Bush Administration Propaganda More Wide Spread Than First Thought

Today’s New York Times has an article, Under Bush, a New Age of Prepackaged Television News, which reveals the breadth and depth of the Administrations campaign to influence public opinion.

Under the Bush administration, the federal government has aggressively used a well-established tool of public relations: the prepackaged, ready-to-serve news report that major corporations have long distributed to TV stations to pitch everything from headache remedies to auto insurance. In all, at least 20 federal agencies, including the Defense Department and the Census Bureau, have made and distributed hundreds of television news segments in the past four years, records and interviews show. Many were subsequently broadcast on local stations across the country without any acknowledgement of the government’s role in their production.

According to Wikipedia, propaganda is defined as follows:

A specific type of message presentation aimed at serving an agenda. At its root, the denotation of propaganda is ‘to propagate (actively spread) a philosophy or point of view’. The most common use of the term (historically) is in political contexts; in particular to refer to certain efforts sponsored by governments or political groups.

The aim of propaganda is to actively influence people’s opinions, rather than to merely communicate the facts about something. For example, propaganda might be used to garner either support or disapproval of a certain position, rather than to simply present the position. What separates propaganda from “normal” communication is in the subtle, often insidious, ways that the message attempts to shape opinion. For example, propaganda is often presented in a way that attempts to deliberately evoke a strong emotion, especially by suggesting non-logical (or non-intuitive) relationships between concepts.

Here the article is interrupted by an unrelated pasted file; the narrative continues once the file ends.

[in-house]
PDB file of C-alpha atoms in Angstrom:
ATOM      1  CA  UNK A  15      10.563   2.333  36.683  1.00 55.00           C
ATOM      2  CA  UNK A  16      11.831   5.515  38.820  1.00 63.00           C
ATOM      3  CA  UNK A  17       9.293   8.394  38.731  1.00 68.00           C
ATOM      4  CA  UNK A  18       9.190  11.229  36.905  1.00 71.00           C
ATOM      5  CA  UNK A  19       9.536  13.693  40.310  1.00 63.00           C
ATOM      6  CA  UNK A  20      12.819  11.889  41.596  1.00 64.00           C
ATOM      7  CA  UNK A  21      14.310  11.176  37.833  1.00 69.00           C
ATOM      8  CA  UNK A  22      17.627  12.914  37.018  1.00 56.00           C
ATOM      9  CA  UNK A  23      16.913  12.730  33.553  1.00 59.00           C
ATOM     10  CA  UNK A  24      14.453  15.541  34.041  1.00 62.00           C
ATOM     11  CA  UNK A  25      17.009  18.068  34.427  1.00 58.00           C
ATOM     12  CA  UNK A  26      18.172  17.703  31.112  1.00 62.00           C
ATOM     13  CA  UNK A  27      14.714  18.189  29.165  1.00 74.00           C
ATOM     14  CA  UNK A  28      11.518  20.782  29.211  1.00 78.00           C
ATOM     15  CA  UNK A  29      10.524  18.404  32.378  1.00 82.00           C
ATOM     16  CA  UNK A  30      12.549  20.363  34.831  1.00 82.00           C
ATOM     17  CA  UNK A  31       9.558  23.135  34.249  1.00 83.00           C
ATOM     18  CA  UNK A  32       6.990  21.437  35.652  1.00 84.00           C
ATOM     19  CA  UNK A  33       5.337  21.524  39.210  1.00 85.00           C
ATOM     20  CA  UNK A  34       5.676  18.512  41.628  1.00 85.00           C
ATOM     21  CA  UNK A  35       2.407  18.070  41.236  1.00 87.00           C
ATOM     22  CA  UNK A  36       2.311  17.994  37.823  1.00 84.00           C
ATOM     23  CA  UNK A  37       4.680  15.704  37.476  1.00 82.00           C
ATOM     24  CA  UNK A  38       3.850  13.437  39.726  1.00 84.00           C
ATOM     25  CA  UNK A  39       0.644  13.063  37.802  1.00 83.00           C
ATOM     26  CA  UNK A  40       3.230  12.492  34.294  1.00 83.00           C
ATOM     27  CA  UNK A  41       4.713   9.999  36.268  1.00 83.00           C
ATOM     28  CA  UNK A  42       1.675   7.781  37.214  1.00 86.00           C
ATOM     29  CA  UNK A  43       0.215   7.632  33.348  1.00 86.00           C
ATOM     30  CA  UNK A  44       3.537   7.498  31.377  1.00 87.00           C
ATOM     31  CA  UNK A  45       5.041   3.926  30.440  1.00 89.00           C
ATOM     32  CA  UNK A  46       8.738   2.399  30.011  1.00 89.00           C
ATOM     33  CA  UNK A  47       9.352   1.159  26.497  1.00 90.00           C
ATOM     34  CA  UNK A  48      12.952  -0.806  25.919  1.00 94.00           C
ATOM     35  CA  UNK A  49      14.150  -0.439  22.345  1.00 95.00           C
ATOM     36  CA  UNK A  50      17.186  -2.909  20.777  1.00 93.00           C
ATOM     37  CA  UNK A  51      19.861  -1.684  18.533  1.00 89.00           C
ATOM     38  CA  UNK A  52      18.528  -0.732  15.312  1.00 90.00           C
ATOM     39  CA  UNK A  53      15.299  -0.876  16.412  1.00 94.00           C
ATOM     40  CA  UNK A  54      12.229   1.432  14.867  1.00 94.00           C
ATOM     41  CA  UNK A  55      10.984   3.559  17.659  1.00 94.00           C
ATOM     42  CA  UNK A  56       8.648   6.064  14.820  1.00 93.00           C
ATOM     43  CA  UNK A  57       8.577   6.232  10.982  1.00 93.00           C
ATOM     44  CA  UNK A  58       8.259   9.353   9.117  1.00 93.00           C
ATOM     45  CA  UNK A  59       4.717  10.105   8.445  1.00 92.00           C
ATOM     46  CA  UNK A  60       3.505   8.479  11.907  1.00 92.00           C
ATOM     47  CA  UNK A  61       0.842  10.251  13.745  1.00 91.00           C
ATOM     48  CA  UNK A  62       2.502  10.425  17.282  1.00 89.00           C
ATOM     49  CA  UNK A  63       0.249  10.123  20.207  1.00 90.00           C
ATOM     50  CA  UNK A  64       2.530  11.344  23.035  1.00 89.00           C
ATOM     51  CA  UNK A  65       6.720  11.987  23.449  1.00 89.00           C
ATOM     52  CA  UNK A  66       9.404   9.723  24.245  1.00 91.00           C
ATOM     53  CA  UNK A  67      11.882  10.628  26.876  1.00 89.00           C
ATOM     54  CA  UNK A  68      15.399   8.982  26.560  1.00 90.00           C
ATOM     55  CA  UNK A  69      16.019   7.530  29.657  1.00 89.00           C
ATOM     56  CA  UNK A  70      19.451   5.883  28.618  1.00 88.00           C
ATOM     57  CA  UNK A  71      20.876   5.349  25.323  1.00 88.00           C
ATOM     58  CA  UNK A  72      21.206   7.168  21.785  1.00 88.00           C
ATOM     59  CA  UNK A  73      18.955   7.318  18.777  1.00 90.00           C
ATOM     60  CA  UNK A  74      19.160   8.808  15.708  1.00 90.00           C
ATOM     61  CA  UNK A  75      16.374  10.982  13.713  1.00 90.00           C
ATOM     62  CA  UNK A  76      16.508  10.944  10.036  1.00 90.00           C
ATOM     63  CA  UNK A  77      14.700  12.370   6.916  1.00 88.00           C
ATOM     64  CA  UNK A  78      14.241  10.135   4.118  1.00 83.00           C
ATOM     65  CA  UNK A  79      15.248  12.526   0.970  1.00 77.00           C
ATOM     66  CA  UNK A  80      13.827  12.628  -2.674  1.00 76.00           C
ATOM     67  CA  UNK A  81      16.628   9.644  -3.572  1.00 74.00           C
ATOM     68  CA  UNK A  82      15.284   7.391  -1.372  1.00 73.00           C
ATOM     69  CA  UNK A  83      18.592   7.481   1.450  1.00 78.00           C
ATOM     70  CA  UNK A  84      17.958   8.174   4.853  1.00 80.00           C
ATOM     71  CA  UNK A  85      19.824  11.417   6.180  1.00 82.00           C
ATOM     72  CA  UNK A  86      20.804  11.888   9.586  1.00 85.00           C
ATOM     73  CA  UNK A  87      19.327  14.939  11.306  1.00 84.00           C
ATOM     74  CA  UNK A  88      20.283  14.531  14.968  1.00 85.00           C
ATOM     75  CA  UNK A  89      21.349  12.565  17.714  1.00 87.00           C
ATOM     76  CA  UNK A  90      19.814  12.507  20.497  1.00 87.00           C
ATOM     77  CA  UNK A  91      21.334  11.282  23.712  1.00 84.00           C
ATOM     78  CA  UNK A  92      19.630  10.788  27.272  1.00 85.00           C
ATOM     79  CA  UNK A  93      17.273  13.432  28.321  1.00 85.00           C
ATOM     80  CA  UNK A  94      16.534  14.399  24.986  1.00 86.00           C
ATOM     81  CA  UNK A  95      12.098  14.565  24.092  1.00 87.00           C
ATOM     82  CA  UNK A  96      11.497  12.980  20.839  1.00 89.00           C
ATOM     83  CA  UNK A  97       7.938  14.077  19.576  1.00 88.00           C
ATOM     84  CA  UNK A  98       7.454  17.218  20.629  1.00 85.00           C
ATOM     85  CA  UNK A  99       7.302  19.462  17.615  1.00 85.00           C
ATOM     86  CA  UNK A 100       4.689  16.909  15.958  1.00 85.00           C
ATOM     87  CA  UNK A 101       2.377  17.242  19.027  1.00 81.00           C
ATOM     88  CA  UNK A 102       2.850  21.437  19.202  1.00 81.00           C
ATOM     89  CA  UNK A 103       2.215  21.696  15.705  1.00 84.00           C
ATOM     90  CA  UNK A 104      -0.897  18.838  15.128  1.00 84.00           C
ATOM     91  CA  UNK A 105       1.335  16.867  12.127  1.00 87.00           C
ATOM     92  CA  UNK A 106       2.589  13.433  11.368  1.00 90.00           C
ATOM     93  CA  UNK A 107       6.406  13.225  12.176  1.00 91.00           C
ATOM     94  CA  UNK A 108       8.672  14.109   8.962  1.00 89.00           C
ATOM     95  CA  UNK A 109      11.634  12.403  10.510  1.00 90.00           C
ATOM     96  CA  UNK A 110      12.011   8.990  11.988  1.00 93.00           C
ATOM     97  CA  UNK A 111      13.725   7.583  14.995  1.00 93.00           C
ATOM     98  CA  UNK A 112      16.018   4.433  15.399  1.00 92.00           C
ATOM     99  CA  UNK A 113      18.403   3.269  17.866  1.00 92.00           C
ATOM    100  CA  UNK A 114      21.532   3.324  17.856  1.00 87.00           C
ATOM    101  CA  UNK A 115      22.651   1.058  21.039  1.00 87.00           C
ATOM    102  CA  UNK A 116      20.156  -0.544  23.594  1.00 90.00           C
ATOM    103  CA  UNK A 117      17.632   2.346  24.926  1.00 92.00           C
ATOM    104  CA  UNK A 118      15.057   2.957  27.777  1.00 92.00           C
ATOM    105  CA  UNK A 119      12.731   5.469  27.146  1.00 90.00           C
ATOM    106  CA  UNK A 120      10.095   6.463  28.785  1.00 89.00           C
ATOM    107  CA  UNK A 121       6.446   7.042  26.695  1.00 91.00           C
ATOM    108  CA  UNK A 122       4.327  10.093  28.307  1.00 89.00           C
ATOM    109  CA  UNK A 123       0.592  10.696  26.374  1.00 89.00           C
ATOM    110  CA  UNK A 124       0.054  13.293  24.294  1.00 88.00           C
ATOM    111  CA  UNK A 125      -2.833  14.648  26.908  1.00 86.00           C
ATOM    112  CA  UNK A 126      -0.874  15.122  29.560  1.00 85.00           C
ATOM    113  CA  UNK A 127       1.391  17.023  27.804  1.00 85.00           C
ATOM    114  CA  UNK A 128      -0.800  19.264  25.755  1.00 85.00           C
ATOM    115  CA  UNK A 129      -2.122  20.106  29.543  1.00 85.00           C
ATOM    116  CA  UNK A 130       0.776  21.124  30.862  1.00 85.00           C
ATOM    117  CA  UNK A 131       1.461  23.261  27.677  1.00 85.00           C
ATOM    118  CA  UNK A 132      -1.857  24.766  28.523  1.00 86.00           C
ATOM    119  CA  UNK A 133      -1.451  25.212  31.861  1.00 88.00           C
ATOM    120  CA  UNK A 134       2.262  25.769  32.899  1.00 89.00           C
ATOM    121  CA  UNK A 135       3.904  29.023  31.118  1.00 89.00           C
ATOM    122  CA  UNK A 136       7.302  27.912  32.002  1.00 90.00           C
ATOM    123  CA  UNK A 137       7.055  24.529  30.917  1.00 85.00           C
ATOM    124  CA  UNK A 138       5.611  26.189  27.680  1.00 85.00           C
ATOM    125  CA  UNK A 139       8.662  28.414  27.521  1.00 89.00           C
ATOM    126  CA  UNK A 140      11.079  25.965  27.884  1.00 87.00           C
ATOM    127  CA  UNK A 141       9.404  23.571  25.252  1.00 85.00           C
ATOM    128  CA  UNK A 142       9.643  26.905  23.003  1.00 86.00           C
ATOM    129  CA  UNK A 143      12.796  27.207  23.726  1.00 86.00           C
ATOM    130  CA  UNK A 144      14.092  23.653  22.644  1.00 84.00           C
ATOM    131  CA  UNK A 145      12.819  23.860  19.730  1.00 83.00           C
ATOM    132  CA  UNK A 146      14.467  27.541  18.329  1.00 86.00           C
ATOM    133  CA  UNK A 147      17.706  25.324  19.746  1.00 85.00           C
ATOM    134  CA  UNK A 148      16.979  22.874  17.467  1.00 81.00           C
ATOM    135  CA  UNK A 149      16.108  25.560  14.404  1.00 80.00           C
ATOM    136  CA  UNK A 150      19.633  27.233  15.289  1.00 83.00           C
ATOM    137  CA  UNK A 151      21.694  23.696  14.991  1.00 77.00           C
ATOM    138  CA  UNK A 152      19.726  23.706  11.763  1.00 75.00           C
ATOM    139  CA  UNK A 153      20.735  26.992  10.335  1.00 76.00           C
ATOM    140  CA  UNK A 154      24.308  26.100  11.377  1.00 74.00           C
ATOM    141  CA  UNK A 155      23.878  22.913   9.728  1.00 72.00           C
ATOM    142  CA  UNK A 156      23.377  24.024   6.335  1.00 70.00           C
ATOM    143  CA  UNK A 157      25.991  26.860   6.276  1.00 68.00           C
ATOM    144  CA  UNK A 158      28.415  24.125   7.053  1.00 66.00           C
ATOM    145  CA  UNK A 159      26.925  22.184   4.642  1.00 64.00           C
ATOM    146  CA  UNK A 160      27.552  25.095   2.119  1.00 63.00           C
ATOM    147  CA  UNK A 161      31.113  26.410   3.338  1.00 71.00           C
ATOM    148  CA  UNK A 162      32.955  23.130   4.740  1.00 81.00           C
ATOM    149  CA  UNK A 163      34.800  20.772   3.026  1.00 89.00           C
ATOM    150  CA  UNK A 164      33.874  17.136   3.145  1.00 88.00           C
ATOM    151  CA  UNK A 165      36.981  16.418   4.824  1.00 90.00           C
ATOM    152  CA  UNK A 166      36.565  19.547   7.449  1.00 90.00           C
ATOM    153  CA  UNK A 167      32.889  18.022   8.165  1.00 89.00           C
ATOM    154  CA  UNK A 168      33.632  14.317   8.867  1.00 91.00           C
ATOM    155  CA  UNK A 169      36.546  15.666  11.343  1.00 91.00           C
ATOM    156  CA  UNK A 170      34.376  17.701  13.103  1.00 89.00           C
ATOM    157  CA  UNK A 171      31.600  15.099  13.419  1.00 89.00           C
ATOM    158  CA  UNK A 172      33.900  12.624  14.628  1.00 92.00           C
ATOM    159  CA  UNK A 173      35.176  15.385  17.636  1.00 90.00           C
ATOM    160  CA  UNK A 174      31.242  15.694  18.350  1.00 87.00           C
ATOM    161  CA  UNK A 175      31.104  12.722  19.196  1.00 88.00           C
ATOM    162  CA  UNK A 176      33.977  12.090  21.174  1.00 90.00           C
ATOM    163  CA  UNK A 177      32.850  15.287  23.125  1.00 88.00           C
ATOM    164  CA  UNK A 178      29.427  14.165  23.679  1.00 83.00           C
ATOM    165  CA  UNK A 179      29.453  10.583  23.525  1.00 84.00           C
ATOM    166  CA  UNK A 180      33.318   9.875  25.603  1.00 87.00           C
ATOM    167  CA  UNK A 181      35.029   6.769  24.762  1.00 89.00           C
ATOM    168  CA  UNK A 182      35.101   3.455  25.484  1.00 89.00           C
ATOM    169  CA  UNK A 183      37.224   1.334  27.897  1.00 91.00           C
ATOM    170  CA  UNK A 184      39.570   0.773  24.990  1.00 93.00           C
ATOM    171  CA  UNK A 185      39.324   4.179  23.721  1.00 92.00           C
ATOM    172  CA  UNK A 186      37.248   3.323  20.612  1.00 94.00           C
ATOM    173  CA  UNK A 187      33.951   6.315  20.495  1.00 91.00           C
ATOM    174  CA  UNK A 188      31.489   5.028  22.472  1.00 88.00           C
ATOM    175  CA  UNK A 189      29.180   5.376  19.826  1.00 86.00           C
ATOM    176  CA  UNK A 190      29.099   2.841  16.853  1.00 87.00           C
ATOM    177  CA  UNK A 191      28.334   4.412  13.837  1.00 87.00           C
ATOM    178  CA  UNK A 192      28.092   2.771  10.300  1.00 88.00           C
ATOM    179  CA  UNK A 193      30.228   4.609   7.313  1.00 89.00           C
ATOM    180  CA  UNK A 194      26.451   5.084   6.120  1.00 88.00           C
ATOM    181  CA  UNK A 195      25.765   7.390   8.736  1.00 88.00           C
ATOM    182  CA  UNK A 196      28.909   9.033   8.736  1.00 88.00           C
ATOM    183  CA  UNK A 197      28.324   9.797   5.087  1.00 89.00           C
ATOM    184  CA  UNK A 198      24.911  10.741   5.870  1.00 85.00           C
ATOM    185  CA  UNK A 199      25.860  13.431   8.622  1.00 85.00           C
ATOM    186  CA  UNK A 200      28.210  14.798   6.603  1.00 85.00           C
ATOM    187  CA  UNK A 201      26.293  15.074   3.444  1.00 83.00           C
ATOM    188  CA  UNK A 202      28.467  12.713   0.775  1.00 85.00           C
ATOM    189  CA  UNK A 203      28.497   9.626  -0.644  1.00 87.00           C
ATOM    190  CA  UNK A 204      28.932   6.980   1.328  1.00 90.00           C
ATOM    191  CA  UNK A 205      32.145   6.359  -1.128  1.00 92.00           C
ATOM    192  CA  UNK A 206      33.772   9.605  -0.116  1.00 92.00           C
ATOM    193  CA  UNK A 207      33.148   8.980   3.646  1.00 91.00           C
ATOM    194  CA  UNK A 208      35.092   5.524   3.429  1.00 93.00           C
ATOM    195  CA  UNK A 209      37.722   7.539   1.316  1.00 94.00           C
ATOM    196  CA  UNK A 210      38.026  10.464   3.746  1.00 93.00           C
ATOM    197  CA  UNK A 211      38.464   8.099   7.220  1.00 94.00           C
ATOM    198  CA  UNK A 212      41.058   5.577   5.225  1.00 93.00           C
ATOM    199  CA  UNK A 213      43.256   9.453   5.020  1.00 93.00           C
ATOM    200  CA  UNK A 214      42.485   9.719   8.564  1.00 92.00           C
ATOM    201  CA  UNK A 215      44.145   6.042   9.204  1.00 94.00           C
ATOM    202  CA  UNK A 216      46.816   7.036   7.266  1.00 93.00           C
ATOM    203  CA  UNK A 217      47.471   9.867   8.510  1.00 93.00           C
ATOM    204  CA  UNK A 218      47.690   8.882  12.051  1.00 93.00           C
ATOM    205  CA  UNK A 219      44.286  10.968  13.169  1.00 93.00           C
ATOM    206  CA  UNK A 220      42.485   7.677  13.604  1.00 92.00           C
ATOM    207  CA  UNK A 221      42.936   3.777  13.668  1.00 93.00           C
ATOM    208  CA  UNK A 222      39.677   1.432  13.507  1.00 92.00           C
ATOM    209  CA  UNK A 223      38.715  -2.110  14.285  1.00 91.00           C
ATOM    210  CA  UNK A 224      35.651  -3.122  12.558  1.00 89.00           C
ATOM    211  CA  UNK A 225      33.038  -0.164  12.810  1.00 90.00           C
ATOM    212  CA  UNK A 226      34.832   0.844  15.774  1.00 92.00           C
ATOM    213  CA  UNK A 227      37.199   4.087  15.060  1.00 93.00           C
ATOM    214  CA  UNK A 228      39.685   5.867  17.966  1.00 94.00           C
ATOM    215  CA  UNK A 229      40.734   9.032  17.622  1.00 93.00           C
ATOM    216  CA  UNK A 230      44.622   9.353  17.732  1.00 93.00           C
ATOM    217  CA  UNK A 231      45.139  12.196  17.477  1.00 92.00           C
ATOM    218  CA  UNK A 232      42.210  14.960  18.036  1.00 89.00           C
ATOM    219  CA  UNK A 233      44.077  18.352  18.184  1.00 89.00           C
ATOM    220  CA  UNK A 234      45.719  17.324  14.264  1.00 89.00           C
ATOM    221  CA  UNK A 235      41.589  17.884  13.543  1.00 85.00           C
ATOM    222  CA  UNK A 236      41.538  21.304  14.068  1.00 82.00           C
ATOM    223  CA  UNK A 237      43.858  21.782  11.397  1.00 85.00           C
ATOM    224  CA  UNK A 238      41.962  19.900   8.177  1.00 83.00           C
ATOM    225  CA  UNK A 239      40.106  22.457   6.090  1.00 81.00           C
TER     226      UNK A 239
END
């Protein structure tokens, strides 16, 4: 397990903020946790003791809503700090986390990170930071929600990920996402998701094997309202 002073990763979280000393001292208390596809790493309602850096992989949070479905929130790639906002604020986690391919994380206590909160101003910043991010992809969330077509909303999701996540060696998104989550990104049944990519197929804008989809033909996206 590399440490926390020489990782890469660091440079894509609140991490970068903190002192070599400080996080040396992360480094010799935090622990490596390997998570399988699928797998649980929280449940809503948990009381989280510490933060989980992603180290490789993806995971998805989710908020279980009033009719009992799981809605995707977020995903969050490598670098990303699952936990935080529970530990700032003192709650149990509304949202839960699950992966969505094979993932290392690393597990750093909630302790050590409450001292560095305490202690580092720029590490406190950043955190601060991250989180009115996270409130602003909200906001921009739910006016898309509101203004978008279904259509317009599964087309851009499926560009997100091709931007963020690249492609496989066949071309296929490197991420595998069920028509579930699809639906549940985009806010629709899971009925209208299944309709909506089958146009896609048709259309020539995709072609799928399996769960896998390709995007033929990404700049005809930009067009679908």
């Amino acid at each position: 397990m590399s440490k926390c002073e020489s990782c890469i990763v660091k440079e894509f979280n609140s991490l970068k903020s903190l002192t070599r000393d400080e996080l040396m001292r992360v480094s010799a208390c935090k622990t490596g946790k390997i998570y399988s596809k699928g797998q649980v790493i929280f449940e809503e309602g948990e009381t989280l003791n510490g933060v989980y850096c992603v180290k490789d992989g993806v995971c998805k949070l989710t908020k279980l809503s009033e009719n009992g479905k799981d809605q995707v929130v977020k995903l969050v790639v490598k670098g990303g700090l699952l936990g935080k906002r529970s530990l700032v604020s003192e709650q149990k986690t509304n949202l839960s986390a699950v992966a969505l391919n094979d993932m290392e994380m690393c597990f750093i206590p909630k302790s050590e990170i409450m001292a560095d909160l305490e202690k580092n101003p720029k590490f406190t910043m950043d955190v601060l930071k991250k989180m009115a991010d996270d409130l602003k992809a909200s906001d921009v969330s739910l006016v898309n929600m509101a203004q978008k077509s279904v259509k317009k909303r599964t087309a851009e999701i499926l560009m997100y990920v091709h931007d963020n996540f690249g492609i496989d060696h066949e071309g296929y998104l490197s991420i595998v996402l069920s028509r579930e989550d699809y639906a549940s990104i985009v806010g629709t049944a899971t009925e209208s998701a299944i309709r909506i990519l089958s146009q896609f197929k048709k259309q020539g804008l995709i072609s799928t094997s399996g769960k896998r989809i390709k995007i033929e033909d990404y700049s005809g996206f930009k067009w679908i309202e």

The question this raises in my opinion is how is this any different from propaganda? Since this is coming from a Republican administration I would particularly like to hear from any right-wingers willing to give an opinion (John, Lokester, Elric) but anyone should feel free to chime in. Do you agree with this method of sneaking prepackaged “news reports” into local news broadcasts without identifying their origin? And please don’t give me the “they all do it” answer, that is just a cop out.

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